When the callback is fired for one of these events, our next step is to see if we can identify login fields on the updated screen. We can determine which user interface elements are displayed on screen by invoking AccessibilityEvent.getRootInActiveWindow(). From the root AccessibilityNodeInfo object returned by this method, we can obtain information about all the user interface elements displayed in the active window. In particular, we look for arrangements of text fields matching the pattern for login entry. Once login fields have been identified, the 1Password Keyboard is notified that automatic filling is available. The keyboard is also passed the package name of the application or the URL of the website in which the login fields were detected.

Login selection

1Password keyboard Login sectionKeyboards on Android are built upon the InputMethodService APIs provided by the OS and, in this sense, the 1Password Keyboard is similar to other third-party keyboards. However, the benefit of creating a custom keyboard is that it can be tweaked to do a whole lot more than simple text entry. In the case of 1Password, our keyboard also allows you to view and select the Login items contained in your vault. When you tap the 1Password button on the keyboard, we expand the keyboard to full screen in order to display a list of relevant Logins.

If the 1Password Keyboard has been notified that automatic filling is available, it will look at the package name or URL provided by the 1Password Automatic Filling service and attempt to match it with the Logins contained in your vault. We display any matching Logins and offer the ability to browse for additional logins when appropriate. From here, you can tap on a Login to select it for filling.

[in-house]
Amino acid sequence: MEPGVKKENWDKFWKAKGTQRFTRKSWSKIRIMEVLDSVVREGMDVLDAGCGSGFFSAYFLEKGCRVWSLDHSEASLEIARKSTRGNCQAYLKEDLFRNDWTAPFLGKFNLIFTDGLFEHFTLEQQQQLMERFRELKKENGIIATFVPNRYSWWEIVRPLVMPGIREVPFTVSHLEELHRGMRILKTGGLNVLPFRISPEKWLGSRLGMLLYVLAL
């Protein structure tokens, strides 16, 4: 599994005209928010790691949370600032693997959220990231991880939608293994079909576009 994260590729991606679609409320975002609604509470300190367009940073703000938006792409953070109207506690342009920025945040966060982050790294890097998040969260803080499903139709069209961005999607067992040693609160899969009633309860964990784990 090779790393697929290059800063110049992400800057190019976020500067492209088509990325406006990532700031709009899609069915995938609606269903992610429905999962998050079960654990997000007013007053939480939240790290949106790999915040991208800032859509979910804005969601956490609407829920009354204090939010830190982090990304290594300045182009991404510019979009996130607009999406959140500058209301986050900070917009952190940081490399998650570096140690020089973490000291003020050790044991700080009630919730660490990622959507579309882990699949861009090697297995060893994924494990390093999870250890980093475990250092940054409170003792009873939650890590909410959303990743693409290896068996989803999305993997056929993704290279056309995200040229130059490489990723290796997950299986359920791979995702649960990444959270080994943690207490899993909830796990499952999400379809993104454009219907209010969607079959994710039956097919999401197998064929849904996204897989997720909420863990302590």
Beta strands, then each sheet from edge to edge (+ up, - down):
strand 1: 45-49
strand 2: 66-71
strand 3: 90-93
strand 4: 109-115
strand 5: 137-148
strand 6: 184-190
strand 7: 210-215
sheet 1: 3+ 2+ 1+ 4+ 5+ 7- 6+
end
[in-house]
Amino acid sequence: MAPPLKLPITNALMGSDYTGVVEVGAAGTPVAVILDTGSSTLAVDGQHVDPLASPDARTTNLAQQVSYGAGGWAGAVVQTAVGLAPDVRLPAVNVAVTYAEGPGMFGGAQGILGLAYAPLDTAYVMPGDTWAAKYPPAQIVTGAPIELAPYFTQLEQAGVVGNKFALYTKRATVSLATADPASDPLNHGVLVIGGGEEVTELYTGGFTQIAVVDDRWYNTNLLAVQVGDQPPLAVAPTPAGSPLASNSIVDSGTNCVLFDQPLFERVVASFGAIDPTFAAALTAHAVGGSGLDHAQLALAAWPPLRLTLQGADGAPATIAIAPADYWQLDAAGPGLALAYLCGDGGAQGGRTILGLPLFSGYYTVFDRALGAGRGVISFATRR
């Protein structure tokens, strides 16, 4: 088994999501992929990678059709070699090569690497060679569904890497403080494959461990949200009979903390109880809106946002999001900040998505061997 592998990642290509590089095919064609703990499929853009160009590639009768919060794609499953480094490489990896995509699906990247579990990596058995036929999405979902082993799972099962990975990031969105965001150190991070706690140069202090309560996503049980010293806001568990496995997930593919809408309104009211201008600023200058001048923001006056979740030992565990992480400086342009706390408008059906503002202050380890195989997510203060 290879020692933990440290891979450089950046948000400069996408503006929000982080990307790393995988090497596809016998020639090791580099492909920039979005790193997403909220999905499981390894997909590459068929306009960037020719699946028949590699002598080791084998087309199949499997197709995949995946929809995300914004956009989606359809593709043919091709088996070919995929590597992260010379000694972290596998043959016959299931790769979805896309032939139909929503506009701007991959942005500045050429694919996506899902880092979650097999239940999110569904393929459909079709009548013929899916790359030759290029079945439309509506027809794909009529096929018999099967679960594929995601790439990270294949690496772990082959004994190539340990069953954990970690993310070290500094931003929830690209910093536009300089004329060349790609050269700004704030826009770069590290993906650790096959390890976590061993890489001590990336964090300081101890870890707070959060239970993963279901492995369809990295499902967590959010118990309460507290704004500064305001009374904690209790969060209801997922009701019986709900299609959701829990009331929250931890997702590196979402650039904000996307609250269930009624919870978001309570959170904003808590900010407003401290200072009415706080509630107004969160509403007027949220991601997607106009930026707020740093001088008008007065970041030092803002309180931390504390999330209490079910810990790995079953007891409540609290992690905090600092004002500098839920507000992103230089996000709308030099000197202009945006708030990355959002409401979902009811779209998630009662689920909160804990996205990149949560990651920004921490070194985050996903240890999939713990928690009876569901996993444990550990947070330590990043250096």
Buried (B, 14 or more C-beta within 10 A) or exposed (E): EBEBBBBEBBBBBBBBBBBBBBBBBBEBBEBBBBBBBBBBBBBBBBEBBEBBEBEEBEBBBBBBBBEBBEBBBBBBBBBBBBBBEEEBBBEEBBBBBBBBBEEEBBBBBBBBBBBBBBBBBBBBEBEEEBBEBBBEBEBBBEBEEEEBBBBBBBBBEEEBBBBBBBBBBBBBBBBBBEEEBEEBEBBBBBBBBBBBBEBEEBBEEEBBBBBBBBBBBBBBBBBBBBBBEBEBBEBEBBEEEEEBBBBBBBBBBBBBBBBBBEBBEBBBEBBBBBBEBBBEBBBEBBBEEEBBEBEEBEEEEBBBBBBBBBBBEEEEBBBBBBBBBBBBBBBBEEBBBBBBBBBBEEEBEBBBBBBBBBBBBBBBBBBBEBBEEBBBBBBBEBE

Login filling

1Password keyboard filling completeOnce you have selected the appropriate Login for filling, the 1Password Keyboard exits fullscreen mode and once again shows the keyboard keys. You will now see two buttons displayed above the keyboard for filling the username and password corresponding to the selected Login. These buttons provide the ability to manually fill Login credentials in those instances when the 1Password Automatic Filling service isn’t enabled or when it doesn’t correctly identify the login fields in question.

However, when the 1Password Automatic Filling service is enabled and has detected the login fields, the 1Password Keyboard will do all of that work for you. The keyboard asks the 1Password Automatic Filling service to select the appropriate login fields by invoking:


Once each login field has been focused by the 1Password Automatic Filling service, the 1Password Keyboard is notified. It then inputs the username or password text directly into that field. Once this is done, all that is required of you is to tap the “Sign In” button.

Security and convenience